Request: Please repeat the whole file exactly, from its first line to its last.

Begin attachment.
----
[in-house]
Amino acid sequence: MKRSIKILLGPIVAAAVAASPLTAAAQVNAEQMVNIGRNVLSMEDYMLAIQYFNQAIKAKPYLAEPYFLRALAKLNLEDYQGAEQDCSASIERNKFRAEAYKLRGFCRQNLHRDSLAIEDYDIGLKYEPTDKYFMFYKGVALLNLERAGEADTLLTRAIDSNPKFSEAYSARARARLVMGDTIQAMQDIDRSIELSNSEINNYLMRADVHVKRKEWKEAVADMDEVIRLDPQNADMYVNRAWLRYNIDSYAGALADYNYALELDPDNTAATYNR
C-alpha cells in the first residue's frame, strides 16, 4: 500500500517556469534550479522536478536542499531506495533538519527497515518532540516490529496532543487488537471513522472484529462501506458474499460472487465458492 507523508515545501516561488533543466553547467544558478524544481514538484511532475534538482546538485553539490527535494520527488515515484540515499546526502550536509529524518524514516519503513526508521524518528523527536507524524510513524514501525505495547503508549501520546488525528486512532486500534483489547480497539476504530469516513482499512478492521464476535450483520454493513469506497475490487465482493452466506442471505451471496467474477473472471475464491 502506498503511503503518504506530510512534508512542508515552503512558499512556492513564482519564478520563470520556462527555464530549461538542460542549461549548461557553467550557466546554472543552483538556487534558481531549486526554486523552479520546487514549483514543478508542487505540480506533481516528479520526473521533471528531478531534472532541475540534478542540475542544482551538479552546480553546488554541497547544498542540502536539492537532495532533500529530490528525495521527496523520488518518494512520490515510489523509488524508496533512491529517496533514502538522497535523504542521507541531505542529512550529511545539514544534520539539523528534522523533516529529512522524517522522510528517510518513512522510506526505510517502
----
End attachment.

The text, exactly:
[in-house]
Amino acid sequence: MKRSIKILLGPIVAAAVAASPLTAAAQVNAEQMVNIGRNVLSMEDYMLAIQYFNQAIKAKPYLAEPYFLRALAKLNLEDYQGAEQDCSASIERNKFRAEAYKLRGFCRQNLHRDSLAIEDYDIGLKYEPTDKYFMFYKGVALLNLERAGEADTLLTRAIDSNPKFSEAYSARARARLVMGDTIQAMQDIDRSIELSNSEINNYLMRADVHVKRKEWKEAVADMDEVIRLDPQNADMYVNRAWLRYNIDSYAGALADYNYALELDPDNTAATYNR
C-alpha cells in the first residue's frame, strides 16, 4: 500500500517556469534550479522536478536542499531506495533538519527497515518532540516490529496532543487488537471513522472484529462501506458474499460472487465458492 507523508515545501516561488533543466553547467544558478524544481514538484511532475534538482546538485553539490527535494520527488515515484540515499546526502550536509529524518524514516519503513526508521524518528523527536507524524510513524514501525505495547503508549501520546488525528486512532486500534483489547480497539476504530469516513482499512478492521464476535450483520454493513469506497475490487465482493452466506442471505451471496467474477473472471475464491 502506498503511503503518504506530510512534508512542508515552503512558499512556492513564482519564478520563470520556462527555464530549461538542460542549461549548461557553467550557466546554472543552483538556487534558481531549486526554486523552479520546487514549483514543478508542487505540480506533481516528479520526473521533471528531478531534472532541475540534478542540475542544482551538479552546480553546488554541497547544498542540502536539492537532495532533500529530490528525495521527496523520488518518494512520490515510489523509488524508496533512491529517496533514502538522497535523504542521507541531505542529512550529511545539514544534520539539523528534522523533516529529512522524517522522510528517510518513512522510506526505510517502